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About Chris2112

  • Birthday 08/08/1984

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  1. I don't mind either way though if I was ordering my dream fretless I'd probably have lines at the edges only, Alain Caron style. Overall, my preference is for lines as I like them for a very quick visual reference though I can do without. My first fretless was unlined. A large part of the game for me is the feel of each fretless bass. Even on a lined bass, you'll soon play without even really considering the lines as your innate sense of muscle memory and intonation takes over. Once your hands are 'tuned in', you're ready to motor. I certainly don't subscribe to the stuffy attitude that unlined is superior despite having first learned that way (I even had a lovely unlined fretless Alembic Epic years ago). Gary Willis plays with lines and I've never met an internet critic that could play like he does.
  2. Could this be put back to standard if the right parts could be sourced from Vigier?
  3. Very smart. The gold hardware looks much better than those shitey wooden tuning keys they are using now.
  4. Amber over alder for me, for the classic Jeff Berlin look: Mike Pedulla's colour finishes are the most beautiful in the world, I think. My Pentabuzz is Peacock Blue, a deep blue with some green hues giving it a turquoise look, but my favourite Pedulla finish is the very bright turquoise look:
  5. Loads of basses feature it to varying degrees these days. Moreover, I can't remember the last time I felt a neck edge with poorly finished fret-ends sticking out.
  6. Give Geoff Gould a shout on Facebook and ask him. No-one knows these basses like he does and he still offers a lot of advice and aftermarket support despite having left Modulus over 20 years ago. Oh, and his G.Gould basses are utterly gorgeous too...
  7. Yeah, 'The Grudge' is nearly ten minutes long but that doesn't matter because it's a banger. It is, IMO, Tool at their most spectacular and refined. It blends both brilliant melodies, pacing and a good blend of dynamic. It has a clear progression and builds to an exciting crescendo. At the heart of it is that brilliant riff. My point about loving these songs from 25 years ago is coming full circle back to my earlier point, in that Tool write some of the best songs in rock, but a large amount of their output is just fodder to fill space on a disc. You could condense their best tracks down to make one mega-album, which would be full of bangers from start to finish.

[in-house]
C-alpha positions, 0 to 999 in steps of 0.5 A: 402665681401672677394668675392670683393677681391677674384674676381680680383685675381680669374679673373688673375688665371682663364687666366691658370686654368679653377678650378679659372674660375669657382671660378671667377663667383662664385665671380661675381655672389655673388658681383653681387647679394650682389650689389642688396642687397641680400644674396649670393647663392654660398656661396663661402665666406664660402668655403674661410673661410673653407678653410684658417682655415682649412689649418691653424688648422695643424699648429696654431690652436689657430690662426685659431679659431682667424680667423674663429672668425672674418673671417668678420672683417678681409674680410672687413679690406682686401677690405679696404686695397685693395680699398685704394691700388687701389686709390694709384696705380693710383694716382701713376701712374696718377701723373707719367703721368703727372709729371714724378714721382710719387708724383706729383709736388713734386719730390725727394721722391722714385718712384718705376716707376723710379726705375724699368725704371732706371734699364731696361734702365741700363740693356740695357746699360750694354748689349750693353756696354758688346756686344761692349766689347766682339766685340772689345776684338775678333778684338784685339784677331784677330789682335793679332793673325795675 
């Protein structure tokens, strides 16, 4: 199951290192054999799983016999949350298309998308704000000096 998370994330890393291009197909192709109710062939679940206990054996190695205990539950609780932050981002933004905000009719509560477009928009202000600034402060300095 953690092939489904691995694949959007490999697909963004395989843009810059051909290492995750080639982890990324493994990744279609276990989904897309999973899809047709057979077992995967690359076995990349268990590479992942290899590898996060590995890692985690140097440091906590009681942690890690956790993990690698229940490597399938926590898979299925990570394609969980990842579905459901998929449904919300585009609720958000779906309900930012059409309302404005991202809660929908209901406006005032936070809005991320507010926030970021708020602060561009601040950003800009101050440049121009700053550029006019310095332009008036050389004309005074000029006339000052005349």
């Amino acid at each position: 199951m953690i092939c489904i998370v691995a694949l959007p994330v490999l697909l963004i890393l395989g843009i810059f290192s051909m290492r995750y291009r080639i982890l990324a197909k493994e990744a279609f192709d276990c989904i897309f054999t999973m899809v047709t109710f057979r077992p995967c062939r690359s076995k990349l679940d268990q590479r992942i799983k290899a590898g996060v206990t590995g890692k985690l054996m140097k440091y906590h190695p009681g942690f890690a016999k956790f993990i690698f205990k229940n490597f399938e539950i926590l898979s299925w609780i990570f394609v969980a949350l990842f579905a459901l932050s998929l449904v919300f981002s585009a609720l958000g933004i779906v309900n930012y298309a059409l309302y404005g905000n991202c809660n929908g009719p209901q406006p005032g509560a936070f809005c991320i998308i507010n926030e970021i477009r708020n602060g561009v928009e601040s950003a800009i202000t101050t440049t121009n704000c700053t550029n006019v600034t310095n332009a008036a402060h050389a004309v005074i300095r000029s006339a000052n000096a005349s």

8. I love them, but I take time and care to choose the right ones. They aren't just tools to me, but I hold no sentimental attachment to any instrument. They all must be worth playing in their own right or I simply won't keep them. If I had some collection of blandness assembled with a perfunctory laziness (like a collection of P basses, for instance) I might simply treat the basses as tools. As it stands, whenever I get a bass out of it's case I look at it for a minute and admire the work of the builder, and wonder where the bass was before it got to me.
  9. That is definitely the best song on the album. I would have been quiet happy if it were eight minutes long, as there is about four minutes worth of fat to lose there. The first half is good, and the grinding riff near the end is excellent. The middle part with the vocoder vocals is very hokey. Overall, it's not a bad record but it's not a masterpiece and it has plenty of the usual filler that Tool like to bang in. There are no real massive tracks in it, no 'Prison Sex' or 'Hooker with a pe nis'. It rather sounds as though they're still mining the same vein of creativity that they started with 'Lateralus', a record that should have started and ended with 'The Grudge'. I do expect that this will be their last record and that waiting 13 years to follow up a disappointing record like '10,000 Days' was always going to produce something that was rather a let down.
  10. I'd always thought them to be ugly, useless pieces of crap that belonged in the bin.
  11. Grace Under Pressure was my first Rush album. It's actually a great centre point to their career. I can still remember the feeling as I listened to the 30 second track samples at a Virgin music store. I felt as though 'Afterimage' was the song I'd been waiting my whole life to hear, and Rush were the band.
  12. It is certainly noticeable. They were still capable of turning out a decent tune like 'How It Is' but the real instrumental interplay was dialled back. There was a sense that collectively, they would push each other and really craft the arrangements to make the instruments work together. It seems like in the later years, they didn't bother writing like that anymore but they could certainly nail the parts live. Geddy's eventual over-reliance on his flamenco strumming technique also changed his basslines dramatically, with his tendency to write interesting fills and melodies replaced by repetitive strumming over one note. That eventual fading of creative energy must be a part of being a prog rock band, the same thing happened to Dream Theater. Their 90's output was a million times better than the rubbish they've committed to disc since.
  13. I had actually forgotten how heavy the groove in the first chorus is. It's not the strongest track on the album but it's certainly a good effort.
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